Computers Made Easy
Their bark is worse than their byte
What’s your computer IQ? Do you still think a chip is a snack food? A RAM is a male goat? Do you think that interface means to, like, relate, you know? Well, the world is rapidly becoming computer literate. Kids that are five and six years old are writing their own programs. If you’re over 14, you’re over the hill. But don’t panic. There’s still time to catch up. But you’d better start now. ROM wasn’t built in a day, you know.
Computerphobia. That’s the term that’s been going around for the last couple of years. Fear of computers. Let me tell you something right now-you can be afraid of snakes and you can be afraid of heights-but don’t be afraid of computers. Computers are the simplest machines in the world and before you get ripped off by semi-literate computer salesmen, I’m going to tell you all you need to know about them.
What Is A Computer?
That video game system you have sitting in the living room—is it a computer? Can you turn it into a computer? The answers to these questions are “No” and “Sometimes, but it’s seldom worth the headache.” Video game systems are not full-function computers. Your microwave oven is not a computer, even if it does have a mysterious “micro-processor” in it. And that talking Coke machine down the street with a speech-synthesis chip in it is not a computer. So what’s the dividing line? How do they differ? Simple. A computer is a device that lets you write and store your own programs and data (information) files. Now, before I tell you any more, let me define some of those words that have been floating around in your head.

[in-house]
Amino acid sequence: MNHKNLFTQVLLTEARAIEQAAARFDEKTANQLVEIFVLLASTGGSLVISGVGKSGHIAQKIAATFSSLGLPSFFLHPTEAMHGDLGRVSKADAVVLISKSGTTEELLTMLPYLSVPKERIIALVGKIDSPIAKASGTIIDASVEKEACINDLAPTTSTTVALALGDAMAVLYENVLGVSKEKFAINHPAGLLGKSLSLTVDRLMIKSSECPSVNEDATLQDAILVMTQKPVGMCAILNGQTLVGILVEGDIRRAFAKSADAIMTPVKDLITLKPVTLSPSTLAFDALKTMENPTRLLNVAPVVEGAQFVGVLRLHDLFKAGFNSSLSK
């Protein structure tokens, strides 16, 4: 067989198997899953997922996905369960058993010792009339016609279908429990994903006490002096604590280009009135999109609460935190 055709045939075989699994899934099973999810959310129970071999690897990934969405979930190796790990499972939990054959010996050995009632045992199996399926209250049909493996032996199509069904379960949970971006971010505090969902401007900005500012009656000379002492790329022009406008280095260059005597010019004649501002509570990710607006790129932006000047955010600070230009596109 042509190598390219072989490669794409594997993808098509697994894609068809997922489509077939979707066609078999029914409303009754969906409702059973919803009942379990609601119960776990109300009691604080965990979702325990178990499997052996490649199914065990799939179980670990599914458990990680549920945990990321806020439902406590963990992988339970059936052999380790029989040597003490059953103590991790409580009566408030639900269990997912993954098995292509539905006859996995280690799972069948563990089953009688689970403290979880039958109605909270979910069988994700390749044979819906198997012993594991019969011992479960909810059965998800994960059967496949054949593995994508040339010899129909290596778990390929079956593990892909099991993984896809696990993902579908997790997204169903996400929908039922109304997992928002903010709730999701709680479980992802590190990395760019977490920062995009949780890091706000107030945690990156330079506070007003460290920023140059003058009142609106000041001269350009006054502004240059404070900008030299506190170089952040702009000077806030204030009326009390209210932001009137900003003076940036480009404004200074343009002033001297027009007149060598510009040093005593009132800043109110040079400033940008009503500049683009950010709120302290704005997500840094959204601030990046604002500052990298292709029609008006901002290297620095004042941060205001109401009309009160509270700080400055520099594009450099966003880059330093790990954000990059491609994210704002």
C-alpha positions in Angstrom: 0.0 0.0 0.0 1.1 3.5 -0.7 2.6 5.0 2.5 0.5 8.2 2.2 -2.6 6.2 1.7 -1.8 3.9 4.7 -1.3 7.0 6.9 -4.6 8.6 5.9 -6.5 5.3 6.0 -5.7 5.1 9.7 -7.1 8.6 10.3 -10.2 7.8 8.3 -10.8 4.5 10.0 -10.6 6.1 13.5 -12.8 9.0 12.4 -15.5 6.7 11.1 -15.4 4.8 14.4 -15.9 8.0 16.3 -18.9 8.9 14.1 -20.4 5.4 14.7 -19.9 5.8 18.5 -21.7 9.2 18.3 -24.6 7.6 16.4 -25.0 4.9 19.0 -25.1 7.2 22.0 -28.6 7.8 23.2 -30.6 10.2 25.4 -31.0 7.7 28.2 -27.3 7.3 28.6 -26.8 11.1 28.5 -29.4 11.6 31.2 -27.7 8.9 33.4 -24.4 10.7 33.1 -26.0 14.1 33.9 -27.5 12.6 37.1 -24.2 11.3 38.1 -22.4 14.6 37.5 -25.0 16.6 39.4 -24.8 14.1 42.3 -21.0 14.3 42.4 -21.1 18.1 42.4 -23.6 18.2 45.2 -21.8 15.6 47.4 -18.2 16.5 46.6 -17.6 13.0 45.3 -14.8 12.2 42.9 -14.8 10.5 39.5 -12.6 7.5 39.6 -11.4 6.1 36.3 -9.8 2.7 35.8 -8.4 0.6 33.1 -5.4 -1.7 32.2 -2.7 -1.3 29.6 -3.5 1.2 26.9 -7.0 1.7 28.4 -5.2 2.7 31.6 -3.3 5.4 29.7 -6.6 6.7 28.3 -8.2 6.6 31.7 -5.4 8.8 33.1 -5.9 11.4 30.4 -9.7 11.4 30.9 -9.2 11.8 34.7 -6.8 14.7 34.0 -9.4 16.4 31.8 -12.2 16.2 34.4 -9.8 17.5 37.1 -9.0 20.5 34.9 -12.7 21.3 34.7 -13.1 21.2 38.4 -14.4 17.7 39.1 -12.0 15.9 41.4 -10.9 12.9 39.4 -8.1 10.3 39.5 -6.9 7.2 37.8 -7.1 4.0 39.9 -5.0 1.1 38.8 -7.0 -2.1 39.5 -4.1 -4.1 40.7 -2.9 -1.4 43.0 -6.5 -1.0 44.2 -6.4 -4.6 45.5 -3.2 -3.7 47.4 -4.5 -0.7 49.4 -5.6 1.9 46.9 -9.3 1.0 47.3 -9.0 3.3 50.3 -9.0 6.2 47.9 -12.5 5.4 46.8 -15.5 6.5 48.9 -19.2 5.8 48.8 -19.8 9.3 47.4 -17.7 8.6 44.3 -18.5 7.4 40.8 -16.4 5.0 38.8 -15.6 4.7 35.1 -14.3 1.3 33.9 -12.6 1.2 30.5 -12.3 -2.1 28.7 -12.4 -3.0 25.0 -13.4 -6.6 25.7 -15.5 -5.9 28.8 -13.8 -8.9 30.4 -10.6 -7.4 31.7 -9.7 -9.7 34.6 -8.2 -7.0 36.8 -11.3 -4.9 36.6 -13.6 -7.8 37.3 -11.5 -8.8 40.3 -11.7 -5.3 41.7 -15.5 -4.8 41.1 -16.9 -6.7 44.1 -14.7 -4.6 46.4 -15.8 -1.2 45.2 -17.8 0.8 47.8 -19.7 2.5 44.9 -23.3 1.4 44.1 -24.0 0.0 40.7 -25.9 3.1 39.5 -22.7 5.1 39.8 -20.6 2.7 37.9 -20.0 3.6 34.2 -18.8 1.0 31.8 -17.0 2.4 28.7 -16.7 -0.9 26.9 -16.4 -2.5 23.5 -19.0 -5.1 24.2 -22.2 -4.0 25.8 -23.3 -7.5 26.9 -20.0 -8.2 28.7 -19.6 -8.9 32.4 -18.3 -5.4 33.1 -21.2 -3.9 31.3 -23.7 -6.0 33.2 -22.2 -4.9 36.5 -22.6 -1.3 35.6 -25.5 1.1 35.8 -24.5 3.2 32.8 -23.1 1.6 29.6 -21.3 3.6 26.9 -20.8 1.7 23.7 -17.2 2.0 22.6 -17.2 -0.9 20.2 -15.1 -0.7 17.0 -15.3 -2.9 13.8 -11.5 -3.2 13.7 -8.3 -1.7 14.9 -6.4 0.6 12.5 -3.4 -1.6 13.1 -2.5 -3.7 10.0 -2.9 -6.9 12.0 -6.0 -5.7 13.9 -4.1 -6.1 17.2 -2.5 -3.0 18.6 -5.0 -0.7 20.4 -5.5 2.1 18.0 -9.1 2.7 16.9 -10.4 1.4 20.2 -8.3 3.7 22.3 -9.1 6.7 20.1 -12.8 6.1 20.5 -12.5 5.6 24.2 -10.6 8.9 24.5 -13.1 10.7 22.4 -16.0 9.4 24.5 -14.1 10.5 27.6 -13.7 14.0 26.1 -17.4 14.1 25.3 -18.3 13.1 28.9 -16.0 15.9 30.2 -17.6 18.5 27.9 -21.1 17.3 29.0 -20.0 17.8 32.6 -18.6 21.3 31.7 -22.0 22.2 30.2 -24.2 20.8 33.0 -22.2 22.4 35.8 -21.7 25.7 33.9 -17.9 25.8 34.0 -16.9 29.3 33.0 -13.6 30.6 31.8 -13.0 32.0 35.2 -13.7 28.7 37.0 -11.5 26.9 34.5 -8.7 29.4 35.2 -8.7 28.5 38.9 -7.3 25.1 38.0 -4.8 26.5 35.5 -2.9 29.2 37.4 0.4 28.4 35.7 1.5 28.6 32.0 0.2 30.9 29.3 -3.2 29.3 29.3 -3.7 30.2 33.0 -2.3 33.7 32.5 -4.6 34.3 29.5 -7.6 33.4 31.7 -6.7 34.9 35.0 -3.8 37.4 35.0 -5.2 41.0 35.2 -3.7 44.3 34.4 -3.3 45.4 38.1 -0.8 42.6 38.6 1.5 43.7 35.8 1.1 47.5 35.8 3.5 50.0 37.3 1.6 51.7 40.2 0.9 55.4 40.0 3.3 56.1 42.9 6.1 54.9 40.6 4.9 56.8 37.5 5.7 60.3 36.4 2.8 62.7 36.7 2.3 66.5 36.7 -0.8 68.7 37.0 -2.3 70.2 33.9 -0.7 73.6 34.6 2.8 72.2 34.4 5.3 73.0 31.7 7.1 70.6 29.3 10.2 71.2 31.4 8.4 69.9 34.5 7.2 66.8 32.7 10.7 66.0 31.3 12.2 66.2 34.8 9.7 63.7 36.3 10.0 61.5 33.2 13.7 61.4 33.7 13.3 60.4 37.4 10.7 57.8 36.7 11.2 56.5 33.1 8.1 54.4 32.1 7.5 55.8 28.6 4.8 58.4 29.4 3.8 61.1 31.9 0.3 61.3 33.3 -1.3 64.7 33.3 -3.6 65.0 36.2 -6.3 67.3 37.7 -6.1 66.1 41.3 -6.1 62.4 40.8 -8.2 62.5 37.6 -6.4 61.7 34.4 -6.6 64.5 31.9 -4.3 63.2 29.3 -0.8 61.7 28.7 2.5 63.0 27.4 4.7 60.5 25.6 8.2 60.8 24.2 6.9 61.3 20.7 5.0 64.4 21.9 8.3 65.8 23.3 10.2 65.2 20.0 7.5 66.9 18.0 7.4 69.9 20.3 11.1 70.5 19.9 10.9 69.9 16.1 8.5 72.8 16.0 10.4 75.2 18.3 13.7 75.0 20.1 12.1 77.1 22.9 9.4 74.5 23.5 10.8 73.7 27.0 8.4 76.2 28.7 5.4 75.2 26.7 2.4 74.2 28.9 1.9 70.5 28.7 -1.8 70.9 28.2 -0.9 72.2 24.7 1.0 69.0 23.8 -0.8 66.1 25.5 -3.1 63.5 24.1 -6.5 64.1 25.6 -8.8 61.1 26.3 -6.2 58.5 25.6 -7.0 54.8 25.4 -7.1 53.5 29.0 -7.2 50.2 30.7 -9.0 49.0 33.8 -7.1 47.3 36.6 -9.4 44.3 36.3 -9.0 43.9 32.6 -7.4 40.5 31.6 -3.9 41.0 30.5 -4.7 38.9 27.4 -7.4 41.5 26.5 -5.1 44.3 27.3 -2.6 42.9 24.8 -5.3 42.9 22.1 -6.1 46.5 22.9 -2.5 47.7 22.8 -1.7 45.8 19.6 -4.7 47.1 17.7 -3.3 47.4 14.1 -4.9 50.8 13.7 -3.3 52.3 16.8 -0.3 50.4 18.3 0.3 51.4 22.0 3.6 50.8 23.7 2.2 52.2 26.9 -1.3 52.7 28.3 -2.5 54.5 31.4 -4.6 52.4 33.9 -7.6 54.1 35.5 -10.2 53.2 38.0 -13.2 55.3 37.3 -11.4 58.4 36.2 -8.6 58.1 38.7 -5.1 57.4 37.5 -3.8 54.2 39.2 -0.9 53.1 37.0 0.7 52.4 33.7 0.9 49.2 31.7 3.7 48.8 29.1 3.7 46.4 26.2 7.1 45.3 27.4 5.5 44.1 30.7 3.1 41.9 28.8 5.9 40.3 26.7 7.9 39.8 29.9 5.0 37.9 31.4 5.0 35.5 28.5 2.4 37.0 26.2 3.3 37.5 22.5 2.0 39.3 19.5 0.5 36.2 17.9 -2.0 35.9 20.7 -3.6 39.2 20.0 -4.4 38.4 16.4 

CHIP—also known as an integrated circuit. A chip is a very tiny electronic device that contains all the microscopic gates that control the way information moves through the computer. It gets its nickname from the slices of silicon that are used to construct it. Now you know why they call the San Jose, California area “Silicon Valley.”
ROM—Read-Only Memory. ROM is the part of memory that is fixed and permanently set at the factory. It is unchangeable. With your video games, ROM refers to the game itself-the non-erasable cartridge you plug into the machine.
RAM—Random Access Memory. RAM is the fun part of memory, the part you can edit, store and change again and again as much and as often as you like. Most RAM is volatile, meaning that the letter you’re composing or the program you’re writing will vanish if you turn the power off. If you want to save what’s in the computer’s RAM, you have to store it on a recording cassette or a floppy disk. More on floppy disks later.
Byte—A byte, in the simplest terms, equals one letter or one number. The letter A and number 7 are each one byte long. Therefore, a computer with 48K (K means kilobyte, or 1,000 bytes) means that you can sit down and write 48,000 characters before you run out of memory and need to store your file on cassette or disk. So if you’re using a computer with 16K. you will be lucky to get 3,000 words into the main memory.
Boot—This is a term that computer salesmen really love. All it means is “get the system running.”